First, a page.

Mykola Ridnyi, a Berlin-based Ukrainian artist and filmmaker, has been exhibiting a new moving image project titled The Battle Over Mazepa at the John Hansard Gallery. To talk about the project, he joined us for a brief interview.
As an artist and filmmaker, how do you navigate the intersection of visual storytelling and rap music in The Battle Over Mazepa? What challenges and opportunities did you encounter in merging these artistic forms?
The Battle Over Mazepa is a rap battle which has a structure of 6 rounds. It is embodied by four performers Ellie, Moh, Caxxienne and Exo, who are representing different artistic approach, different gender and national background. Each round has own thematic direction related to the figure of Ivan Mazepa. He was a political and military leader of Ukraine in XVII-XVIII century. In Russian historiography he is iconic traitor of the empire. In Ukrainian historiography he is seen as a fighter for independence from more powerful neighbours. In this sense, “the battle” is ongoing for a few centuries of European history before I transformed it into rap. Together with my German colleague and literature researcher Susanne Straetling, we run a workshop for performers in Berlin where they came from different places in Germany, the UK and Romania, to get them in a course of political, historical and culture context of Mazepa. After that they wrote their reflections which now you can see and hear in the film.
The Battle Over Mazepa brings together hip-hop culture and European history. Can you share more about the inspiration behind this project and how you decided to use rap battle as the medium for this artistic exploration?
Everything started from the point when I learned about two poems: “Mazepa” by Lord Byron and “Poltava” by Alexander Pushkin. Both of them shape Mazepa as a central figure of the story. But the perspectives are entirely different. Byron romanticising Mazepa and telling a story of his youth and punishment for the forbidden love affair. Pushkin wrote his text in opposition to Byron and describes Mazepa as an elderly pervert and a political loser – betrayer of Russian empire. Nevertheless, romantic image of Byron inspired many other writers, painter and filmmakers to tell the story of Mazepa. Unfortunately, Pushkin’s approach fixed the negative image of Mazepa in Russian culture until the present day. When we think about contemporary form of poetic expression which is both sensitive about political context and inspired by human’s passions, different forms of rap culture come to a mind. Rappers often express their negative attitude towards each other in a form of a diss-tracks. Just like Pushkin did against Byron.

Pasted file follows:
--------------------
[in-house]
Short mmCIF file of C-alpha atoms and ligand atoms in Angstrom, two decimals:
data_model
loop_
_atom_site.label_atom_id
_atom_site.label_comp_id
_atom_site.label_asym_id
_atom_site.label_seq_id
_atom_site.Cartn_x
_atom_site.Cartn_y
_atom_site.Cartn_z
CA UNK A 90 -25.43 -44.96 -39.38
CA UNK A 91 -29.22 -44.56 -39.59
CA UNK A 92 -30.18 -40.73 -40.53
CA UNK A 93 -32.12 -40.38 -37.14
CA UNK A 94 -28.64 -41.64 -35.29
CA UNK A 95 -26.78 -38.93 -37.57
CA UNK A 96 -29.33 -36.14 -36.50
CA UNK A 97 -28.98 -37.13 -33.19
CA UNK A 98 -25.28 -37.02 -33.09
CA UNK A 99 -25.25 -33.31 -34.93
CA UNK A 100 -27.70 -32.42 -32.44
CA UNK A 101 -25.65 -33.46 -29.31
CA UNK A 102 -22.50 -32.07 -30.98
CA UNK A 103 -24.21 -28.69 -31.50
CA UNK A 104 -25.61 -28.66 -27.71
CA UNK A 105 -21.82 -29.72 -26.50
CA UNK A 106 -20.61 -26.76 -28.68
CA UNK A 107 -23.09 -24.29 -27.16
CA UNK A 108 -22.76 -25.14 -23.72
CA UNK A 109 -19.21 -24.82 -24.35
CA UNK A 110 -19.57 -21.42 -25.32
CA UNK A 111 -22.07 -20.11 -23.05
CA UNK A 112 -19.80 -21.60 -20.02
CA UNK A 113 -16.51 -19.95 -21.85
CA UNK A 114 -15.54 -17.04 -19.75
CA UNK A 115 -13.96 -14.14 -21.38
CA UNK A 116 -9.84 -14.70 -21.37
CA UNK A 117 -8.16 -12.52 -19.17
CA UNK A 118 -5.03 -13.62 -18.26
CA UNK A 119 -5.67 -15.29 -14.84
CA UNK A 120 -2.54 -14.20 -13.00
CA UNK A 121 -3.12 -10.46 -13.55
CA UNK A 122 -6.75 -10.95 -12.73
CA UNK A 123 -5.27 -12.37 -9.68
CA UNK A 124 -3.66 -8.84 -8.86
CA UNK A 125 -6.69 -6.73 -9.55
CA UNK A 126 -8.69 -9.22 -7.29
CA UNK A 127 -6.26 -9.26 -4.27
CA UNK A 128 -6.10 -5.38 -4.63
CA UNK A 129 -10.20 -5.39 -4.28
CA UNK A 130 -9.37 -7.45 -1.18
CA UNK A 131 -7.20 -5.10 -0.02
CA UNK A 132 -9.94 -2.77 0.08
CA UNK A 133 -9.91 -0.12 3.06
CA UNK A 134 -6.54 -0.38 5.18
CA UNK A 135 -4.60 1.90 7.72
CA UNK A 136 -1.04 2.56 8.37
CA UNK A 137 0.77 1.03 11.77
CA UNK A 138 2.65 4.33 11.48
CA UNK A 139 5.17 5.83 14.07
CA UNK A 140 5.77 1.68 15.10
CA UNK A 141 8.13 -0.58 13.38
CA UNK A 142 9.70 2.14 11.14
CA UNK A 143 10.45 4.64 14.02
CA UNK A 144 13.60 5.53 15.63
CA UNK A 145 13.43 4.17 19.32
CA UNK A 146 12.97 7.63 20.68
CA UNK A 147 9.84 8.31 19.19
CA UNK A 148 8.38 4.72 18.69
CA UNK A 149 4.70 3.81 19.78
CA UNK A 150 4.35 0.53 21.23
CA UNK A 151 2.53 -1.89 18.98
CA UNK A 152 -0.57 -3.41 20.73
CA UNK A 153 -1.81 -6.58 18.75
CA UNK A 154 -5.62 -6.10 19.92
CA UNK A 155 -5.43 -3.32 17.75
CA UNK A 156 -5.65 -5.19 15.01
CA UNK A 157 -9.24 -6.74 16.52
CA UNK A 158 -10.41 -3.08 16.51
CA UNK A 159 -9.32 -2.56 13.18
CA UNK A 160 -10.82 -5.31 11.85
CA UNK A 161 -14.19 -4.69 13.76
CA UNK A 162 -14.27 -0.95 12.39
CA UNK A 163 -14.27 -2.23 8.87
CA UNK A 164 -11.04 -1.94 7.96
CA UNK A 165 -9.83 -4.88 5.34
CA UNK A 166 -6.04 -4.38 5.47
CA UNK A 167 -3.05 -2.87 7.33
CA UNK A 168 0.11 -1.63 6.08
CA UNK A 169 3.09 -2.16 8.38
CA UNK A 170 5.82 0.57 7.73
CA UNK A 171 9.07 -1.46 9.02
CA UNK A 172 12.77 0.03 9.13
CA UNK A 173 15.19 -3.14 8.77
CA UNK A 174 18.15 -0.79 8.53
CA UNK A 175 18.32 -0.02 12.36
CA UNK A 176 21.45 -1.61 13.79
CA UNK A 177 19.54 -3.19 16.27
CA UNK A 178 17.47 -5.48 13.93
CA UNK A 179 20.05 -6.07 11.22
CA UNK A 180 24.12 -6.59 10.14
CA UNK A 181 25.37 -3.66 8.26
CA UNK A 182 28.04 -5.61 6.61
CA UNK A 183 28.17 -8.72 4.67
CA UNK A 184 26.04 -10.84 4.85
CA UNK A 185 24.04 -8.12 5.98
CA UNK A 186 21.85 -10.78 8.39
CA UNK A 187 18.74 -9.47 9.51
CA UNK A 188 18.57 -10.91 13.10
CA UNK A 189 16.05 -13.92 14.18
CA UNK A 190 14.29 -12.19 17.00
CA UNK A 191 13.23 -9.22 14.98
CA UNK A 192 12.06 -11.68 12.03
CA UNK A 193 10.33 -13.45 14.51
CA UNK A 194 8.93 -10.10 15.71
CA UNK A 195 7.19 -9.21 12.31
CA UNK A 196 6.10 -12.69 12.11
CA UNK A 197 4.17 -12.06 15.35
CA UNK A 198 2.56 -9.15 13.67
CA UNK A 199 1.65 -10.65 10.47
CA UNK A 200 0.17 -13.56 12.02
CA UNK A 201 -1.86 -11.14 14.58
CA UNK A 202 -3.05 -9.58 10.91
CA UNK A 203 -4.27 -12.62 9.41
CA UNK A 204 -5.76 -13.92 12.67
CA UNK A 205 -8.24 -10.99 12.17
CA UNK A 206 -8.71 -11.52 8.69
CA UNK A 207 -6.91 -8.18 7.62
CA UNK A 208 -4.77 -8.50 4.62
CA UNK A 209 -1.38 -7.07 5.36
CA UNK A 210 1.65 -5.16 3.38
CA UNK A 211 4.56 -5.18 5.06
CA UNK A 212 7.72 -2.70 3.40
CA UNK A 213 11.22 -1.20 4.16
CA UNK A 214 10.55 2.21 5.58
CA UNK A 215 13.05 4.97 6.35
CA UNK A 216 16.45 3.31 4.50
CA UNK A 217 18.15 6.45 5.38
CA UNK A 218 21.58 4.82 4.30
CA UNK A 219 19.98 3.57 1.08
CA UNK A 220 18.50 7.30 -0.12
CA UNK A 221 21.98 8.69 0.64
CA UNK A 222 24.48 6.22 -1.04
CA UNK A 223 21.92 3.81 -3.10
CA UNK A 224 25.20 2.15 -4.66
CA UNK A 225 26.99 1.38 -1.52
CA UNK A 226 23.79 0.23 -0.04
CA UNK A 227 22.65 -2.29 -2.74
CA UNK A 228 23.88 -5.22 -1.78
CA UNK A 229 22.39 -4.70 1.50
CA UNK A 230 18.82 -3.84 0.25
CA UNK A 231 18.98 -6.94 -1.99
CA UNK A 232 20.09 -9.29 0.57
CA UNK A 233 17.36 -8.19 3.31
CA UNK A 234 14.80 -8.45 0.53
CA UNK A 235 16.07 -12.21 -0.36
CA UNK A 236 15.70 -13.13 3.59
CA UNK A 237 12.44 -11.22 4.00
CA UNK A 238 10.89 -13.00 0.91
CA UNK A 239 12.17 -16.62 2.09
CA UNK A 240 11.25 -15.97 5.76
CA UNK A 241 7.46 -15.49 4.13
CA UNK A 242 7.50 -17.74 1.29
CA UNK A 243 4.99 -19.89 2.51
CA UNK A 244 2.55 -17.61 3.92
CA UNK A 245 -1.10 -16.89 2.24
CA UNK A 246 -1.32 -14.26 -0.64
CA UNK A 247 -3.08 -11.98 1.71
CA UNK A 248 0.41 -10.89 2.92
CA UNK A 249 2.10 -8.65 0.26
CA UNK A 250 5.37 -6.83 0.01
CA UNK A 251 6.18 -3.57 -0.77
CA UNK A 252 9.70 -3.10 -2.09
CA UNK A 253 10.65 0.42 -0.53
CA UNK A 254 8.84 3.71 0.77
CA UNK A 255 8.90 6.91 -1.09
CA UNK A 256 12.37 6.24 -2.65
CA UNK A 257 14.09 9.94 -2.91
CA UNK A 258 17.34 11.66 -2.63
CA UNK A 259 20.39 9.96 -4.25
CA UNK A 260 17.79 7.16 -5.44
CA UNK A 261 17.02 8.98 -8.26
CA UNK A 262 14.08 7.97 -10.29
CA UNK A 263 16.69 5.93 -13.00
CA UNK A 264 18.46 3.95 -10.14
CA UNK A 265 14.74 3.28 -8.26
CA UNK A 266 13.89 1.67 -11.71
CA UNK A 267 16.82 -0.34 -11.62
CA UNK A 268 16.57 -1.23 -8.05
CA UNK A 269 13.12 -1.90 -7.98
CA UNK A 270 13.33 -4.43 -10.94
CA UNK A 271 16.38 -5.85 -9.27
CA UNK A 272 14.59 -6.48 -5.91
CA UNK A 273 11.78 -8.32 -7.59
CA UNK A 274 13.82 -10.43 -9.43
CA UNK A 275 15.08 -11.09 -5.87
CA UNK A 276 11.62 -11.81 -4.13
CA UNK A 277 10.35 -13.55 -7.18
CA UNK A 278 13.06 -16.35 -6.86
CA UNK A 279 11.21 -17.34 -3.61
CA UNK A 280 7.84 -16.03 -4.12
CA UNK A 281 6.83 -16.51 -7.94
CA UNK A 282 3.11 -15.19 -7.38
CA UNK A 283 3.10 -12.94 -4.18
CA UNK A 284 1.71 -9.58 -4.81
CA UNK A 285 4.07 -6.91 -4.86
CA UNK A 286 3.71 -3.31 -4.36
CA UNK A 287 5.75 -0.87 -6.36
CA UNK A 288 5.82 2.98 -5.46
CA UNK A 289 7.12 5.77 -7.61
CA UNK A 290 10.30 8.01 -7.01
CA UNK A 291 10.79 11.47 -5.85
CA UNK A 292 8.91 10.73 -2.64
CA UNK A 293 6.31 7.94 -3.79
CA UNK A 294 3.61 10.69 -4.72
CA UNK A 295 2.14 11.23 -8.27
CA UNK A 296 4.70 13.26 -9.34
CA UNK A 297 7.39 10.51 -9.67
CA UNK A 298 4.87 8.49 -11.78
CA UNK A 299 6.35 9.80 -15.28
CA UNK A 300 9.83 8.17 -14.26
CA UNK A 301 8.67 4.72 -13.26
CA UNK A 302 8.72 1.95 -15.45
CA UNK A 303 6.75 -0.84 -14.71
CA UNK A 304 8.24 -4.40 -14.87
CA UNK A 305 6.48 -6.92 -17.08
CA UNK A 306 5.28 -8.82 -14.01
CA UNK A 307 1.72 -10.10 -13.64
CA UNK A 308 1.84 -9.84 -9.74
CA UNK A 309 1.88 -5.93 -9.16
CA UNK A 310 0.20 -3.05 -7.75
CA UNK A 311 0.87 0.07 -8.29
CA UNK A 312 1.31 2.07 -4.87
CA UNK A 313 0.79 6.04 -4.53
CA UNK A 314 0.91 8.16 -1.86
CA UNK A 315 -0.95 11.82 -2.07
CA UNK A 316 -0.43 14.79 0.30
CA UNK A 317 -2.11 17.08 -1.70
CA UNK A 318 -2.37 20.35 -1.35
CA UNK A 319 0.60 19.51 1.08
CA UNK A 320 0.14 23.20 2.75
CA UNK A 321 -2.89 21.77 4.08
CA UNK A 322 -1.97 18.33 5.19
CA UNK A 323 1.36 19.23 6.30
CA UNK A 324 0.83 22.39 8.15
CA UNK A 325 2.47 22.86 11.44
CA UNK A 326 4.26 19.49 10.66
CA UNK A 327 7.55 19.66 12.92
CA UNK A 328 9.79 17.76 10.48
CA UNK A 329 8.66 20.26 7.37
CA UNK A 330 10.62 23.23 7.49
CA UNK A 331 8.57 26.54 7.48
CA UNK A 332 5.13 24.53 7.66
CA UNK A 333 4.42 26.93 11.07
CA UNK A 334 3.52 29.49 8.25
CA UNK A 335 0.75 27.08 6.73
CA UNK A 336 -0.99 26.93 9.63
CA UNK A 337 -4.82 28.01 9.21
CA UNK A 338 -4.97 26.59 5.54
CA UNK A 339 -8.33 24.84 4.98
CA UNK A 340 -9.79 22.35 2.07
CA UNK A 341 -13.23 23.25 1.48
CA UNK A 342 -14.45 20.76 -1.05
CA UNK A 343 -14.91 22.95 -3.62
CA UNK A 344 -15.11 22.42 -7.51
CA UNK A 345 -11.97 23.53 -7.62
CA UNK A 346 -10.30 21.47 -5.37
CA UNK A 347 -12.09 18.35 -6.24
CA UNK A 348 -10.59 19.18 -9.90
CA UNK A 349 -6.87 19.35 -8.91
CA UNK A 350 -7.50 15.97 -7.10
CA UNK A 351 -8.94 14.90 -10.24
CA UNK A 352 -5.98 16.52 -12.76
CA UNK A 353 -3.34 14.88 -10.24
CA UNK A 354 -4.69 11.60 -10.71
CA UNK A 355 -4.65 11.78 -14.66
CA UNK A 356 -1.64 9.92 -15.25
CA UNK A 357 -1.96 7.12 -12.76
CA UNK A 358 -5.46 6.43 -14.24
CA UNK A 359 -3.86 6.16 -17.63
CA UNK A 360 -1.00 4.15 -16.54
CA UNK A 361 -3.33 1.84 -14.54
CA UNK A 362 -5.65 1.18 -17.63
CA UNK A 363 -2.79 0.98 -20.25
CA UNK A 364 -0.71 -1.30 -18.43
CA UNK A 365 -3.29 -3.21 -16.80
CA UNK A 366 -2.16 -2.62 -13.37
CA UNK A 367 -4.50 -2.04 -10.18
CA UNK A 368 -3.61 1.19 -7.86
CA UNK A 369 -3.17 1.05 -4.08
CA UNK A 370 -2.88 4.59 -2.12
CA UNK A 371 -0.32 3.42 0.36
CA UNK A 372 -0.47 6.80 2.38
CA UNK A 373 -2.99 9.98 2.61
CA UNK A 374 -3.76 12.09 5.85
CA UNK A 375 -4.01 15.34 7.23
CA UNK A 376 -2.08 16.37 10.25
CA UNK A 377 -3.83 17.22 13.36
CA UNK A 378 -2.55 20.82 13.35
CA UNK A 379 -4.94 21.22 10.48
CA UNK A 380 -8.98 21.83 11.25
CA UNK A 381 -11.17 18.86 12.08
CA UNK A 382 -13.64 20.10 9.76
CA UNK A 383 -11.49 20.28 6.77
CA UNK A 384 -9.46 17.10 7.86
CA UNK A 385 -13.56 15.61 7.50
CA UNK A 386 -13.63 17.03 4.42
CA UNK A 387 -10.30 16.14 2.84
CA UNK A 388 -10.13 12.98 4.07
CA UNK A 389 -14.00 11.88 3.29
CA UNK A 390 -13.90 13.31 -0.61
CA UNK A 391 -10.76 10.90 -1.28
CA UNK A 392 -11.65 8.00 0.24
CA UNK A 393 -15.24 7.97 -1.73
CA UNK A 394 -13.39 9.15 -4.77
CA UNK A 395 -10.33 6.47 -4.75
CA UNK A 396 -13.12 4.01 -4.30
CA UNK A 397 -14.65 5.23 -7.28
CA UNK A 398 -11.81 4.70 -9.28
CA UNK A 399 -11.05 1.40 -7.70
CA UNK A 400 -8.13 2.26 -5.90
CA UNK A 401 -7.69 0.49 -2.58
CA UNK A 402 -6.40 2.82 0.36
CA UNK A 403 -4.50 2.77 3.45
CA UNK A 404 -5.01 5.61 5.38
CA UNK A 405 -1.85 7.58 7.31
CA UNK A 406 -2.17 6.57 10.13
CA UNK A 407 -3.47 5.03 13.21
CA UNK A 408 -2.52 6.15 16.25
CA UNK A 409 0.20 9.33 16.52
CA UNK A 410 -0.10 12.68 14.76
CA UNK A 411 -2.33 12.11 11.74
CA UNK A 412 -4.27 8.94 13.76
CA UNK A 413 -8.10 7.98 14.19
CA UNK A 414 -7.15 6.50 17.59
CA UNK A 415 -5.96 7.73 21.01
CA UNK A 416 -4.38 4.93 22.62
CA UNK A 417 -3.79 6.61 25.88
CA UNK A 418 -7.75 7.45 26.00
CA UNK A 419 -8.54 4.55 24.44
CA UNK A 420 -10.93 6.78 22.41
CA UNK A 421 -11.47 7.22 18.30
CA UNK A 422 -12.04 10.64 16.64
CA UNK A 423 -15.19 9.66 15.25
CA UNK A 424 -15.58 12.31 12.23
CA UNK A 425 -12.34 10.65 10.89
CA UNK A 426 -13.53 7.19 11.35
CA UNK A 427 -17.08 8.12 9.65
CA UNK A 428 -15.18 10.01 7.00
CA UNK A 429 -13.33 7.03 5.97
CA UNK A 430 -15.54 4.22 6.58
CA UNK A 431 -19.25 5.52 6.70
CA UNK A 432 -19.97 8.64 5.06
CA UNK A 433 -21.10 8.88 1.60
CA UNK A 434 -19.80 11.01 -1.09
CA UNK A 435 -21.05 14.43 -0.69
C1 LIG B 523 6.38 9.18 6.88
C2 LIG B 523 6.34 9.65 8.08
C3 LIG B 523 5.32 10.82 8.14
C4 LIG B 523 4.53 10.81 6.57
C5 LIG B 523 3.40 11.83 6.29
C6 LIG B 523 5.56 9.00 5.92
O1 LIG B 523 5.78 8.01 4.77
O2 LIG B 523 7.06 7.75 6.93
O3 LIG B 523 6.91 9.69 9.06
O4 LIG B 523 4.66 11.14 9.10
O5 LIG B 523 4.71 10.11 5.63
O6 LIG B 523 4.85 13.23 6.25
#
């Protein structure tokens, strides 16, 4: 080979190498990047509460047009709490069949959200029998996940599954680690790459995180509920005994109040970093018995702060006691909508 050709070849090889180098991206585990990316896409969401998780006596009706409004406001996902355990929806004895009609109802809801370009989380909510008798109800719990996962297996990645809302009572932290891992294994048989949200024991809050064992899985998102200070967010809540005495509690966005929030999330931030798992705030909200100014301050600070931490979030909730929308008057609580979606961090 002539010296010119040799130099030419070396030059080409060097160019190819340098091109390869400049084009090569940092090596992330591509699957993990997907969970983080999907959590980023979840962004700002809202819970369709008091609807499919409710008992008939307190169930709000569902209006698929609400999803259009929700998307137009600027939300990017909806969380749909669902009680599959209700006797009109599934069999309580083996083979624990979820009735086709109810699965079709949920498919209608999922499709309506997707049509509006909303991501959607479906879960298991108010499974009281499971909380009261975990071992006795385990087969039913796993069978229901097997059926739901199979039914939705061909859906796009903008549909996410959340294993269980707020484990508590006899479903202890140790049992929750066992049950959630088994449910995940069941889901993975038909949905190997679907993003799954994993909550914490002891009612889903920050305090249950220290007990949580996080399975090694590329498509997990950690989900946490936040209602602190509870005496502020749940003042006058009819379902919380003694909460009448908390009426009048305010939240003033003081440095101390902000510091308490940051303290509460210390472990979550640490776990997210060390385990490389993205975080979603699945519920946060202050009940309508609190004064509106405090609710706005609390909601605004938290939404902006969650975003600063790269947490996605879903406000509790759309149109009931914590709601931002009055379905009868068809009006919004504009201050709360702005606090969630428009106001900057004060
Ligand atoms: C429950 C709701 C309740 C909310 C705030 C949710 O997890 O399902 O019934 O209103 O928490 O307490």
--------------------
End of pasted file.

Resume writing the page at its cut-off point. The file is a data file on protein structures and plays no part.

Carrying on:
The juxtaposition of historical themes with current sentiments in your work highlights the enduring relevance of events from centuries ago. Can you discuss the significance of these historical narratives in today’s global context and why it’s essential to revisit and reevaluate them through contemporary art?
Mazepa is an interesting figure because it illustrates and proves that opposition between Ukraine and Russia has old roots. This opposition based on Russia’s imperialistic aggression and Ukraine’s anti-colonial struggle. The opposition of Mazepa and Russian tsar Peter I is the period when it started and when Ukraine has no chance to outstand. But this is not only Ukraine and Russia and its history. It related to Britain quite a lot. Because that was Lord Byron who made Mazepa’s name famous in the whole world. That fame transformed him from a real figure to a fiction character and even a popular name. For example, a few towns in the US and Canada are named Mazeppa but for sure most inhabitants don’t know why. That’s the problem when certain nations and societies doesn’t have own political agency and culture legacy in the world to be heard directly but not through interpreters from larger nations. Unfortunately order of things in a history change by tragedies. Today more a more people hear and start to be interested in Ukraine and its culture because of the ongoing war.
In what ways do you envision The Battle Over Mazepa contributing to larger conversations about the intersection of art, history, and contemporary culture? What do you hope viewers will take away from this immersive experience?
Historical and culture research and hip-hop type of expression is not something you can easily find in one place. That’s one of the goals of the project: to mix different audiences and change people’s approaches of how they look at different phenomena and context. Secondly, creative people today are very different from the era of Byron and Pushkin who’ve been two privileged white males of the time. Feminism and decolonisation changed a lot in the XX century but this fight is still ongoing. I’m grateful to the performers who bring contemporary perspective and critique to the historic material they worked with. They demonstrated that despite such things as local history or specifics, certain things are important everywhere.